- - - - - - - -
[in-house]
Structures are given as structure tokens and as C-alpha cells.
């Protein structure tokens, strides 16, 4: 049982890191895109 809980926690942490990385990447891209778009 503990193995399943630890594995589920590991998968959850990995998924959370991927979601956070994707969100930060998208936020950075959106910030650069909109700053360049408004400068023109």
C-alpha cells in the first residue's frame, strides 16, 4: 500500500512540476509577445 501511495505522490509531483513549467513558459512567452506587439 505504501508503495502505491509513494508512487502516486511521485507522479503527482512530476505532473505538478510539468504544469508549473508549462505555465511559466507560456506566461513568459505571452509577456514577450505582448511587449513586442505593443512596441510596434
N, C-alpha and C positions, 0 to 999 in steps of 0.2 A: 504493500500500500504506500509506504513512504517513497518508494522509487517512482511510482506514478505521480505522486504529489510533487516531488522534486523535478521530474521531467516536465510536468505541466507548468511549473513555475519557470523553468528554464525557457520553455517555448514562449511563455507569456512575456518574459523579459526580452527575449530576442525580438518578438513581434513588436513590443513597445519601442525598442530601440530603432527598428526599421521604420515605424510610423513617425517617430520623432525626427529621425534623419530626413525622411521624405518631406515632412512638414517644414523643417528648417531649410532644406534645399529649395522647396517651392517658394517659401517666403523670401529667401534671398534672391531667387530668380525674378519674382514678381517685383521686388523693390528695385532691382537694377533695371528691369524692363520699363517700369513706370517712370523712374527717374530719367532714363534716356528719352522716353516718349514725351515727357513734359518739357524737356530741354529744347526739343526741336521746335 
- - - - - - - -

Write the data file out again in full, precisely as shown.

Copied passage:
[in-house]
Structures are given as structure tokens and as C-alpha cells.
């Protein structure tokens, strides 16, 4: 049982890191895109 809980926690942490990385990447891209778009 503990193995399943630890594995589920590991998968959850990995998924959370991927979601956070994707969100930060998208936020950075959106910030650069909109700053360049408004400068023109």
C-alpha cells in the first residue's frame, strides 16, 4: 500500500512540476509577445 501511495505522490509531483513549467513558459512567452506587439 505504501508503495502505491509513494508512487502516486511521485507522479503527482512530476505532473505538478510539468504544469508549473508549462505555465511559466507560456506566461513568459505571452509577456514577450505582448511587449513586442505593443512596441510596434
N, C-alpha and C positions, 0 to 999 in steps of 0.2 A: 504493500500500500504506500509506504513512504517513497518508494522509487517512482511510482506514478505521480505522486504529489510533487516531488522534486523535478521530474521531467516536465510536468505541466507548468511549473513555475519557470523553468528554464525557457520553455517555448514562449511563455507569456512575456518574459523579459526580452527575449530576442525580438518578438513581434513588436513590443513597445519601442525598442530601440530603432527598428526599421521604420515605424510610423513617425517617430520623432525626427529621425534623419530626413525622411521624405518631406515632412512638414517644414523643417528648417531649410532644406534645399529649395522647396517651392517658394517659401517666403523670401529667401534671398534672391531667387530668380525674378519674382514678381517685383521686388523693390528695385532691382537694377533695371528691369524692363520699363517700369513706370517712370523712374527717374530719367532714363534716356528719352522716353516718349514725351515727357513734359518739357524737356530741354529744347526739343526741336521746335 